Inhalers and spacers are expensive for some families, especially those who don’t have insurance, Blount said. Children’s Miracle Network grant funds, administered through the Vidant Health Foundation, help cover the cost for some.

Unfortunately, some parents use their child’s inhaler because they can’t afford their own. Some children share inhalers with their siblings. A typical inhaler has 200 puffs, which may not be enough to share with others.

Like many other conditions that afflict children, asthma is affected by social determinants of health — the circumstances that exist where they live, learn and play. The Pediatric Asthma team visits homes — if invited — to assess the conditions that may aggravate asthma, such as cigarette smoke, strong odors, mold and kerosene heaters. They advise the parents of ways these triggers can make asthma worse and what they can do about them.

The team’s efforts have been strengthened by partnerships with The Brody School of Medicine’s Department of Public Health and with Legal Aid of North Carolina. In addition, the Blue Cross Blue Shield of NC Foundation has provided grant funding. This Medical Legal Partnership is the first east of I-95.

Together these three organizations are working to help children with asthma identify and avoid triggers that make their symptoms worse. They are able to help families with housing issues from hurricane damage, food insecurities, benefit eligibility and other detriments to health. The goal is to ensure that all children with asthma can breathe easier – and so can their parents.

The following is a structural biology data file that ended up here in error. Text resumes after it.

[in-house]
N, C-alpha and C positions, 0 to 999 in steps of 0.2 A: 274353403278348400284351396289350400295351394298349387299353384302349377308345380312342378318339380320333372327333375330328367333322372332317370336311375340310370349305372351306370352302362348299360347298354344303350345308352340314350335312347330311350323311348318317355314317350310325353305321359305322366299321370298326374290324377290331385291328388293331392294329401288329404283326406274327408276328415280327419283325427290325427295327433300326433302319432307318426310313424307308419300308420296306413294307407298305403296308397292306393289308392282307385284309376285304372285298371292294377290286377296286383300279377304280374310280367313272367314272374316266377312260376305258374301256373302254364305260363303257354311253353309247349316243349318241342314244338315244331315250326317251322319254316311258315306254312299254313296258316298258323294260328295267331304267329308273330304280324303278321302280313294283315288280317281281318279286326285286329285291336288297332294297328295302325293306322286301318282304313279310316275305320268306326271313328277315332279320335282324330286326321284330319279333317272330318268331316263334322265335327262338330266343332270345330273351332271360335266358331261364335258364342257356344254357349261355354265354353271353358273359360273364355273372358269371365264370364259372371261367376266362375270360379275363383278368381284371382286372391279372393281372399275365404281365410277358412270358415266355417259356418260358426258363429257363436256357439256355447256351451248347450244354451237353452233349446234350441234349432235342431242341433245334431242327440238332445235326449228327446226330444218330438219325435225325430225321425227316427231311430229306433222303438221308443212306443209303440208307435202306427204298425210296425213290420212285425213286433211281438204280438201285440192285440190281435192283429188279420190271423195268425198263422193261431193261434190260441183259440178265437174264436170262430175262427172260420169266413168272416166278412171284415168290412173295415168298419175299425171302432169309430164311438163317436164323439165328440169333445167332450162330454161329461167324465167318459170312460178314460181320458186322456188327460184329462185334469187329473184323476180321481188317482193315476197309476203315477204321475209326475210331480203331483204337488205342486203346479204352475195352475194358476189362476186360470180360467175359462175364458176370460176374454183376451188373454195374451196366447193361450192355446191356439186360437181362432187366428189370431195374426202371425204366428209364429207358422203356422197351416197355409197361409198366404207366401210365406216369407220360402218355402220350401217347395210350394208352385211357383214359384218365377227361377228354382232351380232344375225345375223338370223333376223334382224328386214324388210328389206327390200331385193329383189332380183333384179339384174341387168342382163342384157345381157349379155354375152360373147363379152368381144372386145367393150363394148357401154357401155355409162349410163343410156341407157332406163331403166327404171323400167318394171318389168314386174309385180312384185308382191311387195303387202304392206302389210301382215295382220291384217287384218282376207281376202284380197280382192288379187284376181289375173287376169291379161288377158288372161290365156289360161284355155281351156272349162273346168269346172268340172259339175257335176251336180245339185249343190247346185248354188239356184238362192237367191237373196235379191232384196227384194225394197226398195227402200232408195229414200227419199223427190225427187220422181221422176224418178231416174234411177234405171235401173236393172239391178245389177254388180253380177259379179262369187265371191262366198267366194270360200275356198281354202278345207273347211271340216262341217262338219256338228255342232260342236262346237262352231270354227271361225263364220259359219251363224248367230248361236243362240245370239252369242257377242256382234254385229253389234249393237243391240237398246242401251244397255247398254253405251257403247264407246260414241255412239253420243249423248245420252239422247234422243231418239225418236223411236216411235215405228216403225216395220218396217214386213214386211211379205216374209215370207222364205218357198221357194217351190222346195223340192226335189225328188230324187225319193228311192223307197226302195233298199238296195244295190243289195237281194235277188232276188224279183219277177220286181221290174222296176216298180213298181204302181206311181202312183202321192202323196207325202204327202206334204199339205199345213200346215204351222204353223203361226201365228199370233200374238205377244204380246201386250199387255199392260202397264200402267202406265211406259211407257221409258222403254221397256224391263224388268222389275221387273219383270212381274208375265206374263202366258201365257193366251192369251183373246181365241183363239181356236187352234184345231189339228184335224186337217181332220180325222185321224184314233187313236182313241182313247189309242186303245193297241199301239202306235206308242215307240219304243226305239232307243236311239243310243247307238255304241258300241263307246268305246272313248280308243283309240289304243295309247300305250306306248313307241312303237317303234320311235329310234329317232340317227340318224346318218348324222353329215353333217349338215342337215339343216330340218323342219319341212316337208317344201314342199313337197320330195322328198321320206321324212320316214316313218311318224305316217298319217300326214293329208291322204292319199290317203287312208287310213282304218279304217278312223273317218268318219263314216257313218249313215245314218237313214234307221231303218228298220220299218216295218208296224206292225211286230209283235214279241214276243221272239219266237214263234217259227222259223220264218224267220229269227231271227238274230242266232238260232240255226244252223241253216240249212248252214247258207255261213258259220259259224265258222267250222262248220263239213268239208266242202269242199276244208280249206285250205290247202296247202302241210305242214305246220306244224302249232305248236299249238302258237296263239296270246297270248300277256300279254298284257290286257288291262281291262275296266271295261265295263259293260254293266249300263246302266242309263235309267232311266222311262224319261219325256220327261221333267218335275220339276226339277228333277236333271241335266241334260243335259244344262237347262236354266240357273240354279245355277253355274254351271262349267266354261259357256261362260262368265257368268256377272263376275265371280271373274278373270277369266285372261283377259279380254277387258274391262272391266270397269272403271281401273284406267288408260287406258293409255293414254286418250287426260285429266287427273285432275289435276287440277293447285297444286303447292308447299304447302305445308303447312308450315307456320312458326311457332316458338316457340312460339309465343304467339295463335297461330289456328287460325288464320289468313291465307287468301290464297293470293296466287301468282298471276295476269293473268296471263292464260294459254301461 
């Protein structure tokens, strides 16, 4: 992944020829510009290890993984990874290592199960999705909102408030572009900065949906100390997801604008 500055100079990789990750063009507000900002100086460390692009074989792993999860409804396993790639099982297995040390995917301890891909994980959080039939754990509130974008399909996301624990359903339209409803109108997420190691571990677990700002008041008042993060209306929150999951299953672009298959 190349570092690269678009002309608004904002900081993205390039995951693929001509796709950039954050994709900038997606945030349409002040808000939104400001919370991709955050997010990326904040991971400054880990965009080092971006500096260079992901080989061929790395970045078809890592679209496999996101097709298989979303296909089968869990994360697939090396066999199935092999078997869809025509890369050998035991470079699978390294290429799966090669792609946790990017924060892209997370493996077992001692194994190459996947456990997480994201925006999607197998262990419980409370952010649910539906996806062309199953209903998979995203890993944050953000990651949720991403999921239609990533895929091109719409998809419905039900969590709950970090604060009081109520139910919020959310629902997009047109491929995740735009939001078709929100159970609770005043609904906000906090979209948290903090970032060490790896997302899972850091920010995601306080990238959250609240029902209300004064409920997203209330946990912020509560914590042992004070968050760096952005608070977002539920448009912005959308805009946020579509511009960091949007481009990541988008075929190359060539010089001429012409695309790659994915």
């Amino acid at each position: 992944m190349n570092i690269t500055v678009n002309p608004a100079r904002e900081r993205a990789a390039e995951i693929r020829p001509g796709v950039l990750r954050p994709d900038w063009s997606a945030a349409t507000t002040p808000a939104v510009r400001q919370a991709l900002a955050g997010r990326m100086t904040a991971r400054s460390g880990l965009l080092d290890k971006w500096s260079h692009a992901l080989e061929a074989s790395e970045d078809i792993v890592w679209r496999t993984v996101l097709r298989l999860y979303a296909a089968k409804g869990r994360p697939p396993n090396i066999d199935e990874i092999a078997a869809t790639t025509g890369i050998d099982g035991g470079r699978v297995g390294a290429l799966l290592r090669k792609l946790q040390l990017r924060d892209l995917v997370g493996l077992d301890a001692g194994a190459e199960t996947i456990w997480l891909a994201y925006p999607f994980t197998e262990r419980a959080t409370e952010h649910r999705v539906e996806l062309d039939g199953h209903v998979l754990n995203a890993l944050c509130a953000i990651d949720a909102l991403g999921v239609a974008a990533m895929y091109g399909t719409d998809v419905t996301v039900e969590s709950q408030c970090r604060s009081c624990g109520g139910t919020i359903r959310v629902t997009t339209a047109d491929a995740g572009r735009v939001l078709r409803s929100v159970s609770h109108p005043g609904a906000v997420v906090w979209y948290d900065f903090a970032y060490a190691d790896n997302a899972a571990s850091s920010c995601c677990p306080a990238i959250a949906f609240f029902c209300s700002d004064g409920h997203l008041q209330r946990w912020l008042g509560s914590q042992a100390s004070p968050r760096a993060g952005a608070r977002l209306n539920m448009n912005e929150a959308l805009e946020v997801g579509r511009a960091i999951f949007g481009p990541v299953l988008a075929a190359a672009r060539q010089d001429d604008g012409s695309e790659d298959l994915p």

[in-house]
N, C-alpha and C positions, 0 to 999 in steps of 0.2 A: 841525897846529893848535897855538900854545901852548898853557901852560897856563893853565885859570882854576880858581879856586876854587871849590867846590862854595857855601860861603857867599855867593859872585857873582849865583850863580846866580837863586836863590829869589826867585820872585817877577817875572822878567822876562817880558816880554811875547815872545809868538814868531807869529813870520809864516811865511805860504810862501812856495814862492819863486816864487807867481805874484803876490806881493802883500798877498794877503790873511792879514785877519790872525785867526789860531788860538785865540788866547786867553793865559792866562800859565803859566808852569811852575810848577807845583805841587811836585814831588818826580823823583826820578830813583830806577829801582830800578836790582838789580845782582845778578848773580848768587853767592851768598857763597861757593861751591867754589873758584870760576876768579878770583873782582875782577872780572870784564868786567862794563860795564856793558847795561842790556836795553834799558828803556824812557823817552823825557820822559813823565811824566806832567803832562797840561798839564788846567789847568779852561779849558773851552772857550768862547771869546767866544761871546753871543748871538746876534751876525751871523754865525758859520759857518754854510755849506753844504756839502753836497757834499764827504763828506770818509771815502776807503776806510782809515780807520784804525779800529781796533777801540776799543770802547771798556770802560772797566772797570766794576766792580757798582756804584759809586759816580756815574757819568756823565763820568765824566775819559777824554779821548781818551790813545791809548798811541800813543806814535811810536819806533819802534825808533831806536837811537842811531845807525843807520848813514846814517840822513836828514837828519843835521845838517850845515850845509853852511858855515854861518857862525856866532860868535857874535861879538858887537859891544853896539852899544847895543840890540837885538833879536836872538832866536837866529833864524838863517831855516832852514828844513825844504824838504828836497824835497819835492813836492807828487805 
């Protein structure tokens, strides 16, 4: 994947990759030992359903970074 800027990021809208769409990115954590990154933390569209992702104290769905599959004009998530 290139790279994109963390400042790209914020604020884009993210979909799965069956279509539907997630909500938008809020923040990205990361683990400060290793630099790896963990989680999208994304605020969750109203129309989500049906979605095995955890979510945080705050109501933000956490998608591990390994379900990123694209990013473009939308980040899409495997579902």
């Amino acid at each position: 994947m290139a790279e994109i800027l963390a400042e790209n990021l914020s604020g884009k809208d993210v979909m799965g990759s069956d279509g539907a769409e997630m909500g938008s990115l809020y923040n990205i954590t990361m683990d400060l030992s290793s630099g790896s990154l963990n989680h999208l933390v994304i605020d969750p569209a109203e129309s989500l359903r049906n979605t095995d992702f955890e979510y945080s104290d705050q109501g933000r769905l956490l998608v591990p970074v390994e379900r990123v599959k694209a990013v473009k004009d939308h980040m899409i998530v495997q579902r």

To learn more about pediatric asthma, call 252-847-6835 or email tpblount@vidanthealth.com


Humans of Greenville


Local photographer Joe Pellegrino explores Greenville to create a photographic census of its people.


July 21, 2019

Overlook Mountain may have had grandiose visions of overlooking history’s landmark music festival. Always an art and music colony, still an art and music colony, Woodstock, New York, has always dabbled in grandeur, nurturing Hudson River artists and Bob Dylan musicians and even Chevy Chase…

joy moses-Hall.jpg.jpg

July 21, 2019

Parker’s Barbecue in Greenville opened in March 1970. During the nearly 50 intervening years, locals and visitors alike have become aware that the restaurant’s owners are people of Christian faith who worked all their basic religious principles into the business.

But it has only been in…

Bob Garner.jpg

July 21, 2019

There are four seasons of the year in Pitt County: December, January, February, and the season of mowing grass.